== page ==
I think there is universal moral values on a very basic point of view. For example, we cannot steal things for no reason, we cannot kill people for no reason, and we cannot harm others’ interests for no reason. But the reason why people argue and differ greatly on what is good and what is bad is that when a person does some “bad things” for some special reason, this may not be a bad thing. For example, when two countries fight, soldiers will always suffer casualties. Killing is not necessarily a bad thing at this time. Because the soldiers on both sides are in have different opinions, they are fighting for their own interests. At this time,we can’t say that neither of them was wrong or right. However, some people think that killing is wrong, such as some Christians. They think that for whatever reason, killing is wrong. This is why people argue about what is good and what is bad. “Facts” are different opinions for everyone. But homicide and murder are completely different concepts. Although both of them are essentially taking the lives of others, some people kill for revenge and some kill for the country. There are other factors in them. Murder is a completely different concept. Murder means that a person actively kills someone who is related or unrelated to him, and the reason for the murder is outrageous or crazy, for example, some people murder others because he likes to kill. In this case, we can draw a conclusion that murder is not necessarily wrong, but murder are absolutely wrong.
After reading part 2, the topic for Meno and Socrates’s argument was changed and the questions were raised again between the characters and when Socrates posed too many questions for Meno but it did not satisfy what Meno is interested in. Later, another character appeared with the character name “Boy” and they continued the conversation. “Tell me, boy, do you know that a square figure is like this?” ( Plato’s ‘Meno’ pg.17 ) Socrates asked the “Boy” about geometry questions. He ( boy ) did not understand at first, but later he understood and it proves that you know more than you think.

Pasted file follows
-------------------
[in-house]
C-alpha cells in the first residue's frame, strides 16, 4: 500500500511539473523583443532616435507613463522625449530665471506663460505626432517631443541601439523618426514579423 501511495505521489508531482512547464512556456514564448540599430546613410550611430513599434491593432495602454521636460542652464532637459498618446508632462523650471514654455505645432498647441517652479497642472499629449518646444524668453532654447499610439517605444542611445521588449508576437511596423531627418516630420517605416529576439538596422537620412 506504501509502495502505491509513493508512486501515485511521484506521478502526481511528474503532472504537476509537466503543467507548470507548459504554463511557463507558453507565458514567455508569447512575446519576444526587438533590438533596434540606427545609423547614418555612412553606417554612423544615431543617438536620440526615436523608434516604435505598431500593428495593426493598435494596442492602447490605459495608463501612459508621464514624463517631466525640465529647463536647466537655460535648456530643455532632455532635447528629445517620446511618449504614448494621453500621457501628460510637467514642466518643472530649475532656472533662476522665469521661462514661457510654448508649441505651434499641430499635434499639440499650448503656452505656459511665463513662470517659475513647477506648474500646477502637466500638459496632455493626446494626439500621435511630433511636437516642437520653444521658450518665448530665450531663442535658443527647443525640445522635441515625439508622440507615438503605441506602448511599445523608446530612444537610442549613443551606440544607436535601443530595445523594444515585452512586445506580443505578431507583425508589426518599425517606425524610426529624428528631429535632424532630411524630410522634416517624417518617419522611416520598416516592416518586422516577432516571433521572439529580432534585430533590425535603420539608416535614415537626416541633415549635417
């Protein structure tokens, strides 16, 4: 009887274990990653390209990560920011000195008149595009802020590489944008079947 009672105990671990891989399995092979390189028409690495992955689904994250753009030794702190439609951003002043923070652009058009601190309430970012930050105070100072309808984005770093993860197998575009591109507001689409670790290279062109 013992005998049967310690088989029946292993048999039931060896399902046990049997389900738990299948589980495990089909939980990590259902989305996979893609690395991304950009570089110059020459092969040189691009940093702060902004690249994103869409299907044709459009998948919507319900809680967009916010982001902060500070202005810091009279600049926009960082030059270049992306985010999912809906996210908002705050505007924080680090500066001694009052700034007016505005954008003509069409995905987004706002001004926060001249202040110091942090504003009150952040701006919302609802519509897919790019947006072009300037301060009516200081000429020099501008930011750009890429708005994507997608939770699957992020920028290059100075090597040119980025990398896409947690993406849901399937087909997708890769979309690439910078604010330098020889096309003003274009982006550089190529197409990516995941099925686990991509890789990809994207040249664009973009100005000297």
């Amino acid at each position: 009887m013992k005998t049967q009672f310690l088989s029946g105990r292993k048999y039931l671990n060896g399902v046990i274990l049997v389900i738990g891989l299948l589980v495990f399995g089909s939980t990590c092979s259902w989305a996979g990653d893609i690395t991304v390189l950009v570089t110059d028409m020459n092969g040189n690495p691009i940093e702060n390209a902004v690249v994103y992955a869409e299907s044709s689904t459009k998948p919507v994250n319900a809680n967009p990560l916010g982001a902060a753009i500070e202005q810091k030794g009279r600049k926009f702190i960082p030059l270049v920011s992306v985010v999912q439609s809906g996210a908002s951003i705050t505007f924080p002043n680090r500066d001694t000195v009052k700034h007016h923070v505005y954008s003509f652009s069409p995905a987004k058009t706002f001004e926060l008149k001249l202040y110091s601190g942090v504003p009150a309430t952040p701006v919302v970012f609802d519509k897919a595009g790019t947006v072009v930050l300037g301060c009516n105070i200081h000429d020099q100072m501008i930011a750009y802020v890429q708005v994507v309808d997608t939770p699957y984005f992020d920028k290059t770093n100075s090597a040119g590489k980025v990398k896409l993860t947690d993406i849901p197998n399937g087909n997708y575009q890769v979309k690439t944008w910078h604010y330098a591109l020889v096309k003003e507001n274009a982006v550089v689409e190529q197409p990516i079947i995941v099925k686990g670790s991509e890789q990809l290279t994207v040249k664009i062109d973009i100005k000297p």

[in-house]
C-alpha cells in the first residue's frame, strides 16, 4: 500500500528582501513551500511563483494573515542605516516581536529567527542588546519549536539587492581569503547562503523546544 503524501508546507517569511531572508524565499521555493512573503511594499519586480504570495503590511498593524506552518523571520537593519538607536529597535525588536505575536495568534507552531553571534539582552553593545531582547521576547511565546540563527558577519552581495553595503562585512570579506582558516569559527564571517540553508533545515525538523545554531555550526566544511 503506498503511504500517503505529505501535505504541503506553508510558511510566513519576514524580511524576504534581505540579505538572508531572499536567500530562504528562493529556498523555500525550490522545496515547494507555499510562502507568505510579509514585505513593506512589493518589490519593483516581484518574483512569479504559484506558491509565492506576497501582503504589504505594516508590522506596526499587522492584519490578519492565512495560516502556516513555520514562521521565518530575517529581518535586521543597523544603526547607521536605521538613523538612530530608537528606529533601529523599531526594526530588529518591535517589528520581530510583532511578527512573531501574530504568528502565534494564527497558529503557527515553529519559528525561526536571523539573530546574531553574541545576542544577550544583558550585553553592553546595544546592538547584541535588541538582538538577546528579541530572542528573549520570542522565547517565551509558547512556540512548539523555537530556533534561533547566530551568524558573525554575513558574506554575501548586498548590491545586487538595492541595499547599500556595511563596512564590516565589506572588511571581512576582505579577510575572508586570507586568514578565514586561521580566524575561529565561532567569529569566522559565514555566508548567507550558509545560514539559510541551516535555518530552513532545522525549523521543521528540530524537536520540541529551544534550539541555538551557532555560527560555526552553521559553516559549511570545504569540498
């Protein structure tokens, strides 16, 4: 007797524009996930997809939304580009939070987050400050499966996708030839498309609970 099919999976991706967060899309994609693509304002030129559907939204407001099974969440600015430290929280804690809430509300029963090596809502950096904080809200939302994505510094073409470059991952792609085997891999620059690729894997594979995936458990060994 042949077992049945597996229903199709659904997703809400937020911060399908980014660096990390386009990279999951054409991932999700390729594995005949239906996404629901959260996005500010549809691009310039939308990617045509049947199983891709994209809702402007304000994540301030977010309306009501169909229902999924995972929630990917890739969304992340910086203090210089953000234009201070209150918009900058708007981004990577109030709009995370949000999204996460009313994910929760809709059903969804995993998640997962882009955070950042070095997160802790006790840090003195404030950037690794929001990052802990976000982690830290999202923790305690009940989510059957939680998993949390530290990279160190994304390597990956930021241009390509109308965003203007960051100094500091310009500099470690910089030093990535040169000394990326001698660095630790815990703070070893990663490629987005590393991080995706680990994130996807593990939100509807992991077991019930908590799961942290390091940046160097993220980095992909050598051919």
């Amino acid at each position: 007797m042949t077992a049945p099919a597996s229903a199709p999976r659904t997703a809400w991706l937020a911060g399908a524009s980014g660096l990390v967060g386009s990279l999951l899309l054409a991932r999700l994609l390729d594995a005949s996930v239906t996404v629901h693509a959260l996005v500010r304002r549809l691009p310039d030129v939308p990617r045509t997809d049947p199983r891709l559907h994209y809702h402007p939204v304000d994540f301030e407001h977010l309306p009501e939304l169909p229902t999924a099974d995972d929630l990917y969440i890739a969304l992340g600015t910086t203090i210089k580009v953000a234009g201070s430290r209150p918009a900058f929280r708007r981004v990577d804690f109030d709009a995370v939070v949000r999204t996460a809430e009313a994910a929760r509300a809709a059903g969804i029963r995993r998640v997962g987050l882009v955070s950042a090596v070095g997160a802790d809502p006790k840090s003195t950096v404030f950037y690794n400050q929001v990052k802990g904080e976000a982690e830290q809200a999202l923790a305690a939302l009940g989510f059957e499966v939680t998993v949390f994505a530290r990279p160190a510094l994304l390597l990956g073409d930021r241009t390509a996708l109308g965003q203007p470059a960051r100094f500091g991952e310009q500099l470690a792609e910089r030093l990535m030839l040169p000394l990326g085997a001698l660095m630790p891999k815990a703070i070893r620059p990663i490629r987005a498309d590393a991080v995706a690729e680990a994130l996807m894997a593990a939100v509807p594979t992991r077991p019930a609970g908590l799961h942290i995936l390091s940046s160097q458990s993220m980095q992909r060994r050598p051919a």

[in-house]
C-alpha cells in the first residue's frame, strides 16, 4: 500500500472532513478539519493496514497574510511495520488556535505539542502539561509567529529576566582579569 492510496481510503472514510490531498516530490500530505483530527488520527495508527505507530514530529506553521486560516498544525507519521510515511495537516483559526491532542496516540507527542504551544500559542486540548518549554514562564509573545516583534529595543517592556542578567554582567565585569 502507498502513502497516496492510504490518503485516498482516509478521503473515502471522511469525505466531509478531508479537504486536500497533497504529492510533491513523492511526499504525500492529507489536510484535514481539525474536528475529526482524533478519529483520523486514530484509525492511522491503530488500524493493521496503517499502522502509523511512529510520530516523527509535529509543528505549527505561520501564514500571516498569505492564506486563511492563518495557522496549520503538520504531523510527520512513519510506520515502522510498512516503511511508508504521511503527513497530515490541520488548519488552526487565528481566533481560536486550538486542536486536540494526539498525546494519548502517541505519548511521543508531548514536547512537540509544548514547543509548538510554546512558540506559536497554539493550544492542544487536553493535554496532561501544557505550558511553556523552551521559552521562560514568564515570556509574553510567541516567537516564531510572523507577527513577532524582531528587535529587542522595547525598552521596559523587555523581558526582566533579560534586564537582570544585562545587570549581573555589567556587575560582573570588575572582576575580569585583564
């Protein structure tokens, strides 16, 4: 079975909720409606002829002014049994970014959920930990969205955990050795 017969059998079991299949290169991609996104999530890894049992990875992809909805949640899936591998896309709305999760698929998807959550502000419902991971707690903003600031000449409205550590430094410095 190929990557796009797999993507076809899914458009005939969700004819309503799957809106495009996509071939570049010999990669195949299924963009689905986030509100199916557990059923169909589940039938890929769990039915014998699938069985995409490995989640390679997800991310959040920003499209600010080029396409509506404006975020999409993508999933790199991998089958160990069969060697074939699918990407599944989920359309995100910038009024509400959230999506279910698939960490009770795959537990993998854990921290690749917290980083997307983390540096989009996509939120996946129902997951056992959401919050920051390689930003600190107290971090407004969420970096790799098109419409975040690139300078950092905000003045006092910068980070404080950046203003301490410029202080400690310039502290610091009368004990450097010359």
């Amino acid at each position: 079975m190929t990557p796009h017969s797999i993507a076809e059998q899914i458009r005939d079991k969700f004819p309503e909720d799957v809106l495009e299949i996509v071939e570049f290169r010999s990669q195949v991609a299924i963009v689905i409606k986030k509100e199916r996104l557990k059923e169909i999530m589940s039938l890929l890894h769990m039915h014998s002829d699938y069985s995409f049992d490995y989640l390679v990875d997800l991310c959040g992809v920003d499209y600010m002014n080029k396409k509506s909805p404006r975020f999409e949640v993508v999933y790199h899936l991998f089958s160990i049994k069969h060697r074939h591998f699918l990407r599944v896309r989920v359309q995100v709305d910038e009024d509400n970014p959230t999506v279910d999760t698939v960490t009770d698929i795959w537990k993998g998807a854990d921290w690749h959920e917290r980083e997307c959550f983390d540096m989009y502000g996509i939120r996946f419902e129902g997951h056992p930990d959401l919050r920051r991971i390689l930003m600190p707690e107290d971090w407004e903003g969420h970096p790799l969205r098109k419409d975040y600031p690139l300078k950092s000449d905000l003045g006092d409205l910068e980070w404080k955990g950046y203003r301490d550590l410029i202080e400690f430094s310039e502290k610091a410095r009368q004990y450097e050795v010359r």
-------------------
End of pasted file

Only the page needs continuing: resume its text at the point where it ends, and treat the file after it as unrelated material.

The Golden Ratio is a staple of mathematics classes, art classes, and TOK textbooks. In this article by John Brownlee, however, he makes that case that the Golden Ratio is a load of rubbish.
. . . the idea that the golden ratio has any relationship to aesthetics at all comes primarily from two people, one of whom was misquoted, and the other of whom was just making s___ up.
Read the whole article here: http://www.fastcodesign.com/3044877/the-golden-ratio-designs-biggest-myth .
If you want more, YouTube has a lecture by a Stanford mathematics professor, Keith Devlin, about the Golden Ratio and Fibonacci numbers. Devlin is quoted by John Brownlee in his article. (The comments on the YouTube video’s page offer some interesting case studies in why people believe what they believe.)
The Heisenberg Uncertainty Principle has crossed over from physics to become a sort of ‘common knowledge’ like Darwin’s ‘survival of the fittest’ or Freud’s ideas about neurosis or the ‘Oedipal complex’. This article from ars technica, however—“Demolishing Heisenberg with clever math and experiments”—makes the Uncertainty Principle seem much less than certain.